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Swim Meet Nutrition

 

 What to Eat for a Swim Meet

By Jeannie Gazzaniga-Moloo PhD, RD

Swimmers take your mark … go! Good nutrition can’t replace excellent coaching, effort, talent, and personal drive. But there’s no question that what your child eats and drinks can make a difference in their reaching peak performance during the swim season. The research is very compelling that eating well on days of practice is just as important as eating well right before a swim meet. A balanced diet rich in fruits, vegetables, whole grains, nuts and seeds will help your child train harder so that he or she is better prepared for competition.

 

Carbohydrates are Body’s Main Fuel For sports and everyday living, carbohydrates are your body’s foremost energy source – and main fuel for working muscles. Training and a healthy carbohydrate-rich diet work together to boost the competitive edge. Training helps your body use carbohydrates efficiently and store more as muscle glycogen. Stored in muscles, glycogen fuel is ready to power your child’s swimming. Are carbohydrates created equal? No! Carbohydrates in foods are either made of complex or simple sugars. Complex carbohydrates, also referred to as starches, are found in whole grain cereal, bread, rice, pasta, vegetables, and beans. The simple sugar category is broader and includes: lactose – found in dairy foods; glucose and fructose – found in fruits and fruit juices; and sucrose, also known as table sugar, found in cookies, cakes, candy, and sweetened beverages. Both complex and simple sugars supply energy, but simple sugars are digested and absorbed into the bloodstream faster and complex carbohydrates must first be broken down.

So what is a healthy diet to boost the competitive swimming edge? For starters, what your child eats right before the meet can certainly help, but more importantly a healthy carbohydrate-rich diet for several days prior to the meet makes the real difference. We aren’t talking carbohydrate loading nor are we talking refined-carbohydrate, high-fat foods such as candy bars, cookies, french fries, and junk cereal. We are talking a diet rich in fruits,

What to Eat before the Meet Eating a hearty high-carbohydrate dinner the night before is important. Pre-meet dinner ideas include: your child’s favorite pasta dish (preferably with whole wheat pasta), whole grain roll, and their favorite vegetable with fruit and angel food cake for dessert. Another possibility is chili made with beans and some lean meat, corn bread, and their favorite vegetable topped off with a serving of fresh berries and ice cream. Whatever the dinner menu, just make sure it is loaded with complex carbohydrates and some lean protein. In the morning getting kids to eat before a swim can be tough. But eating breakfast before an early morning swim meet is especially important because it replenishes glycogen in the liver (which later can be used for fuel when needed during a race) that may have been used by the body while sleeping. If at all possible, it’s important not to skip breakfast. Following are some ideas of light, high-carbohydrate breakfast meals or snacks. Many of the foods can be put in baggies for eating on the way to the swim meet or shortly after arrival if your child’s appetite for breakfast hasn’t quite kicked in.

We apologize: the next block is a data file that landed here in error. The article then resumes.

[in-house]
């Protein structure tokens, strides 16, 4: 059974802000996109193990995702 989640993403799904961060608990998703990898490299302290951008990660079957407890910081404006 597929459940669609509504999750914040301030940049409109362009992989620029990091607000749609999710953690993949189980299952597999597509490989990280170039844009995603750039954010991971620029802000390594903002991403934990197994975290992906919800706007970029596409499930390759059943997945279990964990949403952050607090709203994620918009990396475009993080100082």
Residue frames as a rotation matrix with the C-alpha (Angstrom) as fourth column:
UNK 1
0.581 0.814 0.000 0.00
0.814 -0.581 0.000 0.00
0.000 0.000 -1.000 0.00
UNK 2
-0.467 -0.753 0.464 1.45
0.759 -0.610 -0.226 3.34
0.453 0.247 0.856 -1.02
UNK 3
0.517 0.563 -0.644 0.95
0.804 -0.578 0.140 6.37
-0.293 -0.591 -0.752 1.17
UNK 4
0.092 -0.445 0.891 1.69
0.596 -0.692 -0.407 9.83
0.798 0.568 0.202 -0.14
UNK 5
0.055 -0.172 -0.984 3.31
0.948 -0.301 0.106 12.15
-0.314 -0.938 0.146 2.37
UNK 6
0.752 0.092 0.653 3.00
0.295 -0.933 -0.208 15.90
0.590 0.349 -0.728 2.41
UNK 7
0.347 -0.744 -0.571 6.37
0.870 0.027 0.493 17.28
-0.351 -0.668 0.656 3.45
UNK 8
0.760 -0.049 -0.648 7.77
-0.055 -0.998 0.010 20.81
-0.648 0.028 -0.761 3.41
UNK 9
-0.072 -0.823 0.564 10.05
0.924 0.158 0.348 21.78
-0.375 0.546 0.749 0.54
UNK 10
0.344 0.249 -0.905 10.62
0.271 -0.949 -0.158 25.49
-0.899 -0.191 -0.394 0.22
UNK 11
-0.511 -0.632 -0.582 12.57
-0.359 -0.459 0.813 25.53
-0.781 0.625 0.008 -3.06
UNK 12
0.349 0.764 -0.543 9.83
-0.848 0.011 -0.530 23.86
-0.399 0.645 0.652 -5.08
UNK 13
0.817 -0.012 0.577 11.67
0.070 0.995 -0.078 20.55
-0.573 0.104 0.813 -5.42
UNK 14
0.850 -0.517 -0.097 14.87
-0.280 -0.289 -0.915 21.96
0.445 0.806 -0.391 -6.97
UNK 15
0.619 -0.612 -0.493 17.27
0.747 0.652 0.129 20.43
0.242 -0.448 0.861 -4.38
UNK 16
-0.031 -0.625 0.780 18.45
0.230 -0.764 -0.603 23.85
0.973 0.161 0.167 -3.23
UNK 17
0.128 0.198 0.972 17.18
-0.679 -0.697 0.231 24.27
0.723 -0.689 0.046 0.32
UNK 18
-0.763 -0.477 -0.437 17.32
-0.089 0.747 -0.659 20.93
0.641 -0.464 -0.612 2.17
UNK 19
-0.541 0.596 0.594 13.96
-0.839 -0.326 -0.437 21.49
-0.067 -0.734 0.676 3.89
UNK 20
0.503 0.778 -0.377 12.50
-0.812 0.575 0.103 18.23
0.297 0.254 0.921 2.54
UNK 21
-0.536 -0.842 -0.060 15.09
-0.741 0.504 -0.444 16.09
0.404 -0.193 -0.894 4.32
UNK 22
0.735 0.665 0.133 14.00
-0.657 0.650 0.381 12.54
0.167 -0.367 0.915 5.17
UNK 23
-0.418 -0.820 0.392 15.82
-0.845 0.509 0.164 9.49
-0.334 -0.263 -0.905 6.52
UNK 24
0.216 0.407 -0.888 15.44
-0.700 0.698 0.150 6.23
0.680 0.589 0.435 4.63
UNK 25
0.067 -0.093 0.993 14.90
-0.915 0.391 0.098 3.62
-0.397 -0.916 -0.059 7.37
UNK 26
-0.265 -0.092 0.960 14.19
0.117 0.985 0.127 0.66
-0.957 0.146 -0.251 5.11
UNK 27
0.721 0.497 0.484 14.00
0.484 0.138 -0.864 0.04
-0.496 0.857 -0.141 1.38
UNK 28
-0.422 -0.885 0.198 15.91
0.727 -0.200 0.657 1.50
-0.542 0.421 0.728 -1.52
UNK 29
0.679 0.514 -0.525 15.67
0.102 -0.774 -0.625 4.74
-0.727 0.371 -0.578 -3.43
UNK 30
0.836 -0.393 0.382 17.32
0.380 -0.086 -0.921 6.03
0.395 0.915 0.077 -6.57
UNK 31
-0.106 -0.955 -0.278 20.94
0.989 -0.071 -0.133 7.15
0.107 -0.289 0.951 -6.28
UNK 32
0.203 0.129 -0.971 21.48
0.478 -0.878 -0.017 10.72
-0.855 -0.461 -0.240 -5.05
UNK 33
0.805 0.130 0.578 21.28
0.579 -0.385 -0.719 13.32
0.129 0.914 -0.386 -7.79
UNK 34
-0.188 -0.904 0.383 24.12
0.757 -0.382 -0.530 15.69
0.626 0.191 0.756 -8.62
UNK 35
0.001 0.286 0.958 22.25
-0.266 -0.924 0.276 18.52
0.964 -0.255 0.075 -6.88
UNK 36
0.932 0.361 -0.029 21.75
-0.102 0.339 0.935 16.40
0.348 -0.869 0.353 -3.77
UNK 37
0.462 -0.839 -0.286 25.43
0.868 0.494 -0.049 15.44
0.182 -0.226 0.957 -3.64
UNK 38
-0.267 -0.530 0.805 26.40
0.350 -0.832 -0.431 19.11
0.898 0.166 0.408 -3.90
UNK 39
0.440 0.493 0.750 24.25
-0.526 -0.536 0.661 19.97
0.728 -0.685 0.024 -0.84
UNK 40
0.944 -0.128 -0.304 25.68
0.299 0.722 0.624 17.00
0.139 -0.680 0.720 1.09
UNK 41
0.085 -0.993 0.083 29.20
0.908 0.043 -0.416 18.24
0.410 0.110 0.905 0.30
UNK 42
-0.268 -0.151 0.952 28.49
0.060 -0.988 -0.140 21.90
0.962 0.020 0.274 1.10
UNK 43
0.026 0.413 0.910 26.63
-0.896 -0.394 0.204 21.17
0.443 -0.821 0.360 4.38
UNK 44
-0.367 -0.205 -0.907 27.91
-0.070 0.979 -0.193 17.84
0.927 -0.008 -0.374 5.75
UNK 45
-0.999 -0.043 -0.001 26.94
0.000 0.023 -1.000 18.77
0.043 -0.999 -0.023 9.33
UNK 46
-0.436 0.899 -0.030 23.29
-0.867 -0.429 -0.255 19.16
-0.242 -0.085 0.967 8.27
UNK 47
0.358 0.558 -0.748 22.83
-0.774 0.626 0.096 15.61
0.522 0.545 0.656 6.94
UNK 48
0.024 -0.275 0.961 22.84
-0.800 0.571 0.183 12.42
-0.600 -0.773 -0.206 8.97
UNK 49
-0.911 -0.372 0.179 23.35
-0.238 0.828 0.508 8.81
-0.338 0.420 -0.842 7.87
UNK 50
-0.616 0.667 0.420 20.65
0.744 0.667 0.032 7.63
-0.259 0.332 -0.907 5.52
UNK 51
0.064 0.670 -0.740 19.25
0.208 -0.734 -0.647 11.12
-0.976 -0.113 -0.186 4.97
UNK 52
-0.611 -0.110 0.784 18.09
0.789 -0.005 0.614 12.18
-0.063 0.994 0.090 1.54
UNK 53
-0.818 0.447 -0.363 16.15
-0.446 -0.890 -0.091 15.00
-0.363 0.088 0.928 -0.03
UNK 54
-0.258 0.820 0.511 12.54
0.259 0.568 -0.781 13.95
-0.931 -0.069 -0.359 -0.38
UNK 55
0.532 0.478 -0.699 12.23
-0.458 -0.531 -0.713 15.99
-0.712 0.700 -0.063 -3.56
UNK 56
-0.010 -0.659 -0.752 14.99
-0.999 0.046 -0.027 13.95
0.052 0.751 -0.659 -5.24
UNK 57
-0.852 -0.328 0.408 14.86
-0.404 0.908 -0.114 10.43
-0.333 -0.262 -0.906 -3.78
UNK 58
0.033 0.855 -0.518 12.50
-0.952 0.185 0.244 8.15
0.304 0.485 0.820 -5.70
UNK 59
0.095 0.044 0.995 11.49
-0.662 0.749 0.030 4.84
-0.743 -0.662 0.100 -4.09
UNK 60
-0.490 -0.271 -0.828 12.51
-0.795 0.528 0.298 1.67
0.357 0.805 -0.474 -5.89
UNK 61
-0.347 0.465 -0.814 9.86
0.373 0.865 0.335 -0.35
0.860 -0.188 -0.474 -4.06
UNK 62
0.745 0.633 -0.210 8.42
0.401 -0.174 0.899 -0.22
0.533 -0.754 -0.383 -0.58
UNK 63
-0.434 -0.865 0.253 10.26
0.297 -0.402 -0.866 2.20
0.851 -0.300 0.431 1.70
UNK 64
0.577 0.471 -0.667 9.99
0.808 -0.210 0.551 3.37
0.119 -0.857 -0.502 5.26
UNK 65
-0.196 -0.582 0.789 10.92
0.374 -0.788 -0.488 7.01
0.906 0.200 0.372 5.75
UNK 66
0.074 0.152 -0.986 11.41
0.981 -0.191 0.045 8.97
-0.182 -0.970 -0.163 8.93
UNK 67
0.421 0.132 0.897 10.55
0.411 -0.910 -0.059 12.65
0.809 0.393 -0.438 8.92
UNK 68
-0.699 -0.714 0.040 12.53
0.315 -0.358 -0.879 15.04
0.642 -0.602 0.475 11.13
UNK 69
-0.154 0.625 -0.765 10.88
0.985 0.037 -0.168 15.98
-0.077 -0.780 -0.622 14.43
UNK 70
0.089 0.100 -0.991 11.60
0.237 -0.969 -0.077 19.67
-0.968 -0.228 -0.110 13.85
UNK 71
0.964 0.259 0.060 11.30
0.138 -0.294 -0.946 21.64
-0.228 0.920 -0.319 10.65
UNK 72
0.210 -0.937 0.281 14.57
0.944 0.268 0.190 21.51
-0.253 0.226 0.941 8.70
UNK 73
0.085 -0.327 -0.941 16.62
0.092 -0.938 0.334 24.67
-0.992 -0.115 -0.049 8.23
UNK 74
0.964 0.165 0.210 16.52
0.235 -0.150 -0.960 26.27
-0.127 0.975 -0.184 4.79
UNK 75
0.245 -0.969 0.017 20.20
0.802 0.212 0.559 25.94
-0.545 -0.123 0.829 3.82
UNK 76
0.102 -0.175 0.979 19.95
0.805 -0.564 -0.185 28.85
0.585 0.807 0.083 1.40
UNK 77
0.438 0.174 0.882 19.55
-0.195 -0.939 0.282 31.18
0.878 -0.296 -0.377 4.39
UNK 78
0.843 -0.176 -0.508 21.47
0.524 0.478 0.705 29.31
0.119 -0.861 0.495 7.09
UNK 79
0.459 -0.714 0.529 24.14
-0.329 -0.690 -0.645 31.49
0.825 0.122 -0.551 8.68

 hot or cold whole grain cereal with fruit and milk

 pancakes with syrup, fat-free yogurt, and strawberries

 toasted whole wheat waffle topped with fruit and yogurt

 smoothie made with yogurt, lowfat or nonfat milk, or soy and fruit or 100% fruit juice

 whole grain toast with peanut butter and jam, 1% chocolate milk

 whole grain bagel with light cream cheese and jam, fruit and juice

 whole grain crackers, cheese stick, banana, and fruit juice

 bran muffin, yogurt, and berries

 leftover cheese pizza slice and orange juice

 

During Competition For starters, keeping kids hydrated is key, especially during those hot summer days. Water is best, but sometimes a slightly sweetened beverage such as a sport drink or slightly diluted 100% fruit juice. These drinks will help maintain your child’s blood sugar levels, boost stamina, and help replenish their muscle glycogen. Remember, drinks rich in simple carbohydrates such as sodas and other sweetened beverages can actually cause mild dehydration because water is pulled into the stomach to help dilute the sugar concentration of the sugared beverage. So, whenever possible, avoid highly sweetened drinks during the actual meet and before practice. During the meet healthy high-carbohydrate, low-fat snacks are key for replenishing the body’s fuel source. Remember, high-fat snacks including cookies, candy bars, and potato chips take longer to digest and can actually slow your child down on race day. Healthier snacks for competition day are low in fat and high in carbohydrates such as fresh fruit sliced, wedged, or whole, whole grain crackers, pretzels, bagels, rice cakes, fruit bars, smoothies, and nonfat yogurt.